THERE is a public auction on September 13, to sell the Cassegrain Winery land in Port Macquarie.
The land has been listed by commercial real estate company Burgess Rawson of Sydney.
A new and secure 10 year lease for Cassegrain Wines, which will continue to trade from the site, has been established.
The land has been rezoned in the hope an investor can purchase it for tourism development.
The sale of the land will have no affect on the current facilities which include the winery, Seasons Café-Restaurant, Port Macquarie Horse Riding Centre and the Tesla Supercharger station.
John Cassegrain, owner of Cassegrain Wines, said this is positive news for Port Macquarie and the business.
“It’s an absolutely positive thing. My hope is that a buyer will invest in tourism activity such as accommodation that will compliment the winery,” he said.
“There are a few options on the eastern side and the northern sides of the property.
“We have council approval for different types of accommodation including self contained units, hotel complex and mobile home site.”
With the highway upgrade currently underway and due for completion in October next year, Mr Cassegrain said the time is now right to ‘get serious and make a move’.
“All the rezoning has been subject to the highway being finished as we didn’t want to increase traffic at this intersection until the new configuration was done,” he said.
“We realised that there was an opportunity for us to increase our visitation to the winery and the way we do that is to have other activities. In Australia now, regional tourism is going an extra step up. Port Macquarie is a tourism destination in its own right.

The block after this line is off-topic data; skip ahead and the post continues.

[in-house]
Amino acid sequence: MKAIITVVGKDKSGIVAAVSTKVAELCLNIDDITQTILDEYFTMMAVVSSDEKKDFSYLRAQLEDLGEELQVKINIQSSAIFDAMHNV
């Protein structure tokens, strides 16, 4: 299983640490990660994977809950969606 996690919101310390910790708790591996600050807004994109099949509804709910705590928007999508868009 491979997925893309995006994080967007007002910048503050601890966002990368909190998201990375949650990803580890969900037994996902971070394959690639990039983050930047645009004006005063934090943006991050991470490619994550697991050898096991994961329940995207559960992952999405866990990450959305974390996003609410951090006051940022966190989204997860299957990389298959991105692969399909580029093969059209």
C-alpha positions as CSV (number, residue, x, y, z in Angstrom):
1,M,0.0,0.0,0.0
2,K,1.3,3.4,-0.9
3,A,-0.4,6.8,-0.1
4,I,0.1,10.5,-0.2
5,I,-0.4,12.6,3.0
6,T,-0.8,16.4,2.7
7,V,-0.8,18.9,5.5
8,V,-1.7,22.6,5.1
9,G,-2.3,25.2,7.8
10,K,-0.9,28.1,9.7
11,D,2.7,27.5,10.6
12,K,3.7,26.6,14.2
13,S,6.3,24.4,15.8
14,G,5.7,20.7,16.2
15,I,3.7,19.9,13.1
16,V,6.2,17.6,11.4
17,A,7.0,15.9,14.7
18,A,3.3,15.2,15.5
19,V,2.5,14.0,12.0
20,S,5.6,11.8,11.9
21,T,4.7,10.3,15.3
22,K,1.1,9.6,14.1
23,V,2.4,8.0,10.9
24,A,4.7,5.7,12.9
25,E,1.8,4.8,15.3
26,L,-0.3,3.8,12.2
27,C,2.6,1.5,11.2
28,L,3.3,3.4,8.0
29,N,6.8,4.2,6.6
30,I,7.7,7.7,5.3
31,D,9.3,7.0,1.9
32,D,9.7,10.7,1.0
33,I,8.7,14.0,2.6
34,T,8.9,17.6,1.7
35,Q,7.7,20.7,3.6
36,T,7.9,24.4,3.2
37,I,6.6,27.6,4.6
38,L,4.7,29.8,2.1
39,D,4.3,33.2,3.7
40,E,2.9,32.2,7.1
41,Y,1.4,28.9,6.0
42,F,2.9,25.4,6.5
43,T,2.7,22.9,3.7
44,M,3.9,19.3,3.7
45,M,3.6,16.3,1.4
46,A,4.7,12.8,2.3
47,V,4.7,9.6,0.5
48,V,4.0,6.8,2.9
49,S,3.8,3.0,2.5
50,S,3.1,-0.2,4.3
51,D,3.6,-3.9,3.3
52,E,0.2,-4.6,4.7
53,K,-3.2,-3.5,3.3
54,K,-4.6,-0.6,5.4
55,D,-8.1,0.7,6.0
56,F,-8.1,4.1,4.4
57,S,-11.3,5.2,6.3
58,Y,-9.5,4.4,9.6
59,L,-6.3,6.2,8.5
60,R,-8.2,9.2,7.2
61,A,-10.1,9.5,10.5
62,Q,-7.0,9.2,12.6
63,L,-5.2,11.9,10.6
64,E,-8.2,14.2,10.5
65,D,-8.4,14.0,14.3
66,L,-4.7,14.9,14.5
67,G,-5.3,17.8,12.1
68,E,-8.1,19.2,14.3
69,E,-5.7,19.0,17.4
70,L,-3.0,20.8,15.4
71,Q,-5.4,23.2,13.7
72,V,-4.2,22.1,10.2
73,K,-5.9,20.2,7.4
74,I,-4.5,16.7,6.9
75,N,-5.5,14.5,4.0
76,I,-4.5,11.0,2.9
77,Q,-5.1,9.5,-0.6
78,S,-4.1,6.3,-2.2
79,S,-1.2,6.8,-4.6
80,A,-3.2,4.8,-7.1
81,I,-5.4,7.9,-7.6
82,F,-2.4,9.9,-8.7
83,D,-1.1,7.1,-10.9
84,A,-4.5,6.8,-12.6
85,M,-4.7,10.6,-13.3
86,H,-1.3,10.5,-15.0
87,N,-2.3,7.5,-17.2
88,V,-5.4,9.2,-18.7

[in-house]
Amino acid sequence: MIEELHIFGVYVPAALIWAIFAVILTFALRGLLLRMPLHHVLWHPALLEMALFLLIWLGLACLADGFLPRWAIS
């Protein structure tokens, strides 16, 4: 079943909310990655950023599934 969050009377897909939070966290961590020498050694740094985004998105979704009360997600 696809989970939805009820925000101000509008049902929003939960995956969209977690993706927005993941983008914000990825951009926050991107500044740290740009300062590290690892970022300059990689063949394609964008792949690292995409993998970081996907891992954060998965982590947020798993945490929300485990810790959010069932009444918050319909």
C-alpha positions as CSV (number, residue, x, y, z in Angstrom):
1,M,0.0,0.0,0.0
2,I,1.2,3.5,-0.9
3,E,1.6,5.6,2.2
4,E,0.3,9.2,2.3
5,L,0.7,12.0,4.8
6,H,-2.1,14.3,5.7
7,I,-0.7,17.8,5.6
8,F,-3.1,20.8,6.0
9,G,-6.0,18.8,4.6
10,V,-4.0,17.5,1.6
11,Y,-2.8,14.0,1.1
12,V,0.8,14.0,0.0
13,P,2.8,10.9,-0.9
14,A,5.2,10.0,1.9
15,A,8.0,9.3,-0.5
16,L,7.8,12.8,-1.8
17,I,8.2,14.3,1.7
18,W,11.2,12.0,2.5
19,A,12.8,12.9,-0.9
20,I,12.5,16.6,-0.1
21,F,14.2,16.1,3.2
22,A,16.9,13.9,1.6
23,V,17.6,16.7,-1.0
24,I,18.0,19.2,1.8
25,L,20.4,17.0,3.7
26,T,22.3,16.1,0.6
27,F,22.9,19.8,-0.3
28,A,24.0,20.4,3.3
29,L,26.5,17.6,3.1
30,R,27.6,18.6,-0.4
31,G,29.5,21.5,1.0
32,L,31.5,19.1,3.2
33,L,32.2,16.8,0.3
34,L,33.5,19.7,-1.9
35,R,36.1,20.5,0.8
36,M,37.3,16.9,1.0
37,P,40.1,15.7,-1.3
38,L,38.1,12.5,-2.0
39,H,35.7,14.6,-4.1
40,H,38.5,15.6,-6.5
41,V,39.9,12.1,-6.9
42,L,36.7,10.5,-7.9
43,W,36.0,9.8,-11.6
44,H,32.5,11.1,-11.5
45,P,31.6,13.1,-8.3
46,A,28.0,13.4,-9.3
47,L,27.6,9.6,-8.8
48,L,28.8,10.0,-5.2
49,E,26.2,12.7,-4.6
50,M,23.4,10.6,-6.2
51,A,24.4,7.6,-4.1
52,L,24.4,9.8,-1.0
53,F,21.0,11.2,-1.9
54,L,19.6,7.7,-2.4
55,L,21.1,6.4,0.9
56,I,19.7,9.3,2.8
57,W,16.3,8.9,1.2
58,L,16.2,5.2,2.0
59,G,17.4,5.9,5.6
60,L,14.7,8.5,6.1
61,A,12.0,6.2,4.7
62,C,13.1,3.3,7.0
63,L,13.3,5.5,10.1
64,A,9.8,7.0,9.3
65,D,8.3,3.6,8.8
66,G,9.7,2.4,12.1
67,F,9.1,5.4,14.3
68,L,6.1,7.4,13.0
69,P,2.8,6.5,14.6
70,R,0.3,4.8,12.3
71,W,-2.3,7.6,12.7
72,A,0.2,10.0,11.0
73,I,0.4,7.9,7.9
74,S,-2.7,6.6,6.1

“We looked at what happens in other wine tourism areas with food, accommodation and other things, so we are comparing ourselves to others and going from there.”
There is also potential for the buyer to negotiate the purchase of an adjacent SP3 tourist zoned site of 16.19 hectares.
The property, with prime highway frontage, goes up for auction on Tuesday September 13, at Doltone House Hyde Park in Sydney.
Descended from an old wine making family in France, the Cassegrain family use traditional French methods combined with modern Australian technique and technology to create a diverse portfolio of wines and is widely renowned as the first winery to grow and produce Chambourcin commercially in Australia.
True to the family’s French heritage, the winery is one of only a few in Australia that specialise in the traditional method for producing sparkling wine, as used in Champagne, France.
Marketing agent for Burgess Rawson, Rhys Parker, said he expects significant interest from investors.
“The landmark 13.5 hectare property, which hosts events like Wildwood Music Festival and Oysters in the Vines, benefits from potential future tourist development,” he said.
All steps in the wine making process at Cassegrain Wines, from crushing the grapes through to bottling the wine and labelling are done onsite in a modern, purpose-built facility.
At the moment, Cassegrain Wines are exporting about 40 percent of their production. Japan is the biggest market and China is a growing market.
“We are hoping to grow export to about 70 percent of our production,” Mr Cassegrain said.
“We have excess production capacity here which is great. For the domestic market we are really focusing on our direct sales, which is cellar door and wine club.”
He said they currently do not supply wine to major retails and that will not change.
“The beauty about the Australian wine industry is that people love to go to them and buy their wine,” he said.
“If we can facilitate that process then it’s going to help the business and to help tourism.”